So, as it has been a topic of conversation and deliberation for so long, how are we getting on?
There are some differences that are really hard to explain and to justify, and the differences between school types within the Primary sector baffle me. In Sheffield we have a mixture of Infants, Nursery and Infants, Juniors, Primaries, and Nursery, Infant and Juniors (sometimes known as ‘through Primaries’). There will be some individual school differences in funding level due to social deprivation (Pupil Premium), size (pupil numbers), rates, buildings ownership arrangements and so on. So I removed those factors, and then added them up and averaged them out. Surely, across a city as big as Sheffield there should be parity between these three parts of one sector of the education system?
The average income per pupil for Sheffield Infant (including Nursery and Infant) Schools was £3,909.87.
The average income per pupil for Sheffield Junior Schools was £3,596.08.
And the average income per pupil for Sheffield Primary (including through Primaries) Schools was £3,969.68.
I understand Infant Schools’ income being higher due to staffing ratio requirements in Nursery and capacity guarantee issues around provision for 2 and 3 year olds. But shouldn’t the figure for Primary Schools then be between Infant and Junior?
I am aware of the potential impact of the flat sum given to each school regardless of pupil numbers. This ‘small school protection’ payment allows each school to carry out the statutory duties that apply regardless of how many pupils you have. In Sheffield it is £150,000 per school. (No idea what it is elsewhere in the country as local authorities do not have to publish the detail of their school funding formulas.)
When you remove the £150,000 from each Sheffield school’s income and recalculate the average income, we get:
Infant - £3,111
Junior - £3,068
Primary - £3,483.
That £415 per pupil per year difference would increase our income by 13% or by £235,608 a year.
My data set is limited, however, and I acknowledge the fact. Getting to the funding schemes for Academies is really difficult. They are not funded via the local authority and so the funding formula used to derive their income is not shared with us. According to the DfE, Academies should publish this on their websites. I’ve just spent 20 minutes trying to find it from five Primary Academies in Sheffield and failed. On the DfE’s site you can get the Academy’s funding report, but these are usually about an Academy chain or ‘umbrella’ and so income for single schools is impossible to extract.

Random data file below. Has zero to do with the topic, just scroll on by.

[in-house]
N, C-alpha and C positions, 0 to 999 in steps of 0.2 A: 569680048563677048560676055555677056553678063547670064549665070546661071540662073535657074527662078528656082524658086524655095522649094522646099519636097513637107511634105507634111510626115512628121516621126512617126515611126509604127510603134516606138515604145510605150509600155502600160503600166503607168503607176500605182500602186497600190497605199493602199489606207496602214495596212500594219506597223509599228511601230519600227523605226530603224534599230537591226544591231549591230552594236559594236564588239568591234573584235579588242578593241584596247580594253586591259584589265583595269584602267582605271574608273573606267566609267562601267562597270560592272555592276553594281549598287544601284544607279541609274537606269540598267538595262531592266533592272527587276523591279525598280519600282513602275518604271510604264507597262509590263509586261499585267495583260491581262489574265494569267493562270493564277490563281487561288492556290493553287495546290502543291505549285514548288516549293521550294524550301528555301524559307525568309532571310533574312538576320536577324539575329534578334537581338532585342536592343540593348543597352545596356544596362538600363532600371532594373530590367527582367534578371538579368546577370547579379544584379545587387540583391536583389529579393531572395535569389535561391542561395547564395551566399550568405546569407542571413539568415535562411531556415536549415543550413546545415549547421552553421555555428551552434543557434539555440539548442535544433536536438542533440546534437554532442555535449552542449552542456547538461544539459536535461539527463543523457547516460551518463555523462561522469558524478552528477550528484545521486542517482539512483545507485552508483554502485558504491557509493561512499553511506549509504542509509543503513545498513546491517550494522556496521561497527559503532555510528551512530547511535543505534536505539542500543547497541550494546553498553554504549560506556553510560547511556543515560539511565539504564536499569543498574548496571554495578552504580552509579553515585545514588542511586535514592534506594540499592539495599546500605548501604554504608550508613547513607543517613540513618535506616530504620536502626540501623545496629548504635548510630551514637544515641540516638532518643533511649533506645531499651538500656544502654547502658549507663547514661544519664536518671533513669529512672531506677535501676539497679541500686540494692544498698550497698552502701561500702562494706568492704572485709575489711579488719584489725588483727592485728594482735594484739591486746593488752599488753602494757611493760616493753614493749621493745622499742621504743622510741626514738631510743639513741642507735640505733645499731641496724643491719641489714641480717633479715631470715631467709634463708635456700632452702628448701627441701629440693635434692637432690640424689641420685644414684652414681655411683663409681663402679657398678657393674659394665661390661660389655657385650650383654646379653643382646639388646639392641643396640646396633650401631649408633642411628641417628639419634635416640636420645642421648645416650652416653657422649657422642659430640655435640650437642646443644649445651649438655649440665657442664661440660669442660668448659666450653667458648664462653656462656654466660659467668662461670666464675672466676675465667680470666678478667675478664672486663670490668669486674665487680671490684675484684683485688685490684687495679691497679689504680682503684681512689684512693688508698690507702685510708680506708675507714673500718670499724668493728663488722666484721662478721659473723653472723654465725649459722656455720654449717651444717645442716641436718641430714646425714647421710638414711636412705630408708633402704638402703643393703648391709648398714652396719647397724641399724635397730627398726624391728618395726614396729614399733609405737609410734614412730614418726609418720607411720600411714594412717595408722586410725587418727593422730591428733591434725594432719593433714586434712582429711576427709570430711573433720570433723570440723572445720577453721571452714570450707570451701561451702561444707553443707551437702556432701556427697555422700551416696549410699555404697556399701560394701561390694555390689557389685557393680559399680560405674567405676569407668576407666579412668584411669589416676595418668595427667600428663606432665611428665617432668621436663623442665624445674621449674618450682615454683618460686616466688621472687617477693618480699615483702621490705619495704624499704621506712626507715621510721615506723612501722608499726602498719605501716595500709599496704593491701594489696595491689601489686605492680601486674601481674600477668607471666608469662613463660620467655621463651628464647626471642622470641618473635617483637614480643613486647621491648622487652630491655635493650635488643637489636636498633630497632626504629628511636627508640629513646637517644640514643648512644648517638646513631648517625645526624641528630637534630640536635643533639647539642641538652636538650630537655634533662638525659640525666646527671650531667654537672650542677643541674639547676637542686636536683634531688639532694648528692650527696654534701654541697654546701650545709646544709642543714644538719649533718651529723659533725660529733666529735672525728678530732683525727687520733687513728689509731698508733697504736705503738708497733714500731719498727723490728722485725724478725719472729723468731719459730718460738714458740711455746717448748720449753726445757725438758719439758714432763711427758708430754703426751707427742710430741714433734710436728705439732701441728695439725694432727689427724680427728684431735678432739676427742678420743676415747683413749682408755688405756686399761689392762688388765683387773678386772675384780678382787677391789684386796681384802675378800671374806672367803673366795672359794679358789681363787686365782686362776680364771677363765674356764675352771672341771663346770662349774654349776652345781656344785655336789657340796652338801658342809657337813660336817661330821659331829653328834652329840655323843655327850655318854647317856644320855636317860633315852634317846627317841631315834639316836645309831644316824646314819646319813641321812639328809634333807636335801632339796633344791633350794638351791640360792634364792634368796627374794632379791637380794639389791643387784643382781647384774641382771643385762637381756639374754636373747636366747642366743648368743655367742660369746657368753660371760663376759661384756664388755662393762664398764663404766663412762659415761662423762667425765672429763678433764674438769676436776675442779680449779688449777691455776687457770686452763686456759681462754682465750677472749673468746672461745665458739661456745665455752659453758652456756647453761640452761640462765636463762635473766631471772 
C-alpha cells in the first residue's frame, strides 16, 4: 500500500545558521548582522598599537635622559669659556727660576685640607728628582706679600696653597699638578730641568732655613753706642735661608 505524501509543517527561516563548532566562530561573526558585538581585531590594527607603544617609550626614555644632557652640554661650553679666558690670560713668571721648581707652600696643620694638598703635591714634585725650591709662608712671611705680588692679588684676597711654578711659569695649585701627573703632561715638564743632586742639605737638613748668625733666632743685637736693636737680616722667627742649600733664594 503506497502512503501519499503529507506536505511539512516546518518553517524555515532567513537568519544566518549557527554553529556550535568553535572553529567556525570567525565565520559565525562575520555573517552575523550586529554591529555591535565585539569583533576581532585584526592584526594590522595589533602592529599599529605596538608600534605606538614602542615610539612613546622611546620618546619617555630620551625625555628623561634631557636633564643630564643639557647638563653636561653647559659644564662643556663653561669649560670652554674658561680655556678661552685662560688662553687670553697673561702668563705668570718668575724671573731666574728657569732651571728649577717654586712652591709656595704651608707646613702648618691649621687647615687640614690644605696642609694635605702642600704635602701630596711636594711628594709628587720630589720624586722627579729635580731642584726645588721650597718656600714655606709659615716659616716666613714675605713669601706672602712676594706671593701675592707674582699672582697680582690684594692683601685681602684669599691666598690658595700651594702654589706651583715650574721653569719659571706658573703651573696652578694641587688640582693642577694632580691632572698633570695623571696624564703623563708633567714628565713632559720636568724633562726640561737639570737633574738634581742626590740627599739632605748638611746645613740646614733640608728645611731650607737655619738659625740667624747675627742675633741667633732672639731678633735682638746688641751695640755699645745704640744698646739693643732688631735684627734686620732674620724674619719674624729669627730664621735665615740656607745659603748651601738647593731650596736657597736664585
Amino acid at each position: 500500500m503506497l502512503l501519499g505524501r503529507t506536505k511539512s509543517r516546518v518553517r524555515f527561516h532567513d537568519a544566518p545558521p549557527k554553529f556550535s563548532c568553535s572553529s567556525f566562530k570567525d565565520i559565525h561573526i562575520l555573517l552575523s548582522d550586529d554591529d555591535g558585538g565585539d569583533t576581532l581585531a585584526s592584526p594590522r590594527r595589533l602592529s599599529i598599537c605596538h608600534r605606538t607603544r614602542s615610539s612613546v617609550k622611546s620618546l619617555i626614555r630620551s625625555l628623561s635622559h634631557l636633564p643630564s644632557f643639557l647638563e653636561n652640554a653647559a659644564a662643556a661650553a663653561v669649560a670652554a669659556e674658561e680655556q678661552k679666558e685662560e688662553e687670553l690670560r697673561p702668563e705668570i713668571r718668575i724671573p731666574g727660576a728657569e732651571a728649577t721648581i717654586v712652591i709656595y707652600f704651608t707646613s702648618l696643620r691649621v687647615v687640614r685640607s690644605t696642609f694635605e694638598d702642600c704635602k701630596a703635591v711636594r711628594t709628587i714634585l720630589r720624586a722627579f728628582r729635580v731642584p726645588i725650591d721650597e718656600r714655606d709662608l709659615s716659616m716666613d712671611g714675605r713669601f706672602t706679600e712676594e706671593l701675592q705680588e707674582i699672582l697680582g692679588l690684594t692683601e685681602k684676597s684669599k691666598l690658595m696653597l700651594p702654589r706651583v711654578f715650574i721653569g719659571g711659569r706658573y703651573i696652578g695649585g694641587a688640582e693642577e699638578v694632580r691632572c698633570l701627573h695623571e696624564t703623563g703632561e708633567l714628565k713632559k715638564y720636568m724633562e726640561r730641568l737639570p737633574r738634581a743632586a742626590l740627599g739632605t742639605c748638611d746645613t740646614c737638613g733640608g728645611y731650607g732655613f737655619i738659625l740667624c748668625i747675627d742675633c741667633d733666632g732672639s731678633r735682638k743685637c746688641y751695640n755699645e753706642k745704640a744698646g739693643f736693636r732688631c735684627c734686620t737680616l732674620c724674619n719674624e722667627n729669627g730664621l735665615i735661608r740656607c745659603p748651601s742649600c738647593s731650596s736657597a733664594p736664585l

In days gone by Ofsted made a judgement about ‘value for money’ in their school inspections. So I had a look at this. The Performance Tables let us compare our school with 150 ‘similar schools’, selected by algorithm on the DfE Tables site. Not one that performs better than us is within 75 miles of our site. We rank joint 18th in pupil performance against these 150 ‘similar schools’. If you select all those ahead of us, and level with us, and then click on compare, and then on the 20 schools button, then finance and finally sort by clicking the top of the income column in the finance page, you find we were lowest funded per pupil. That’s got to be ‘VFM’, surely?(Am I being selective in my use of data? Try the next twenty schools, those twenty who performed below us - we got less income per pupil than every one of them as well.)
The next lowest got £88 per pupil more than us (£42,240 per year for our school size). The two highest funded are both within the M25 and so do need to be able to meet the higher costs of outer or fringes of the capital. One is similar in size to Lydgate Junior School. Its income per pupil is 65% higher than ours. Costs aren’t that much higher near London, are they? (In fact, the Tables pages allow us to see the average salary of the teachers, and theirs is just 17% higher than ours. Class sizes are no smaller – 23.1:1 against 23.3:1, so it’s not that either.)
The finance report for one Academy in Sheffield has not downloaded in the time it has taken me to compose this Post. That’s not on purpose, is it?
I have not moved my school forward on any front in this study, nor changed any public or political opinion. I should, perhaps, resolve to stop considering irrelevant, immovable, unequal numbers. It could ’do my head in’, as the youth of today have probably stopped saying.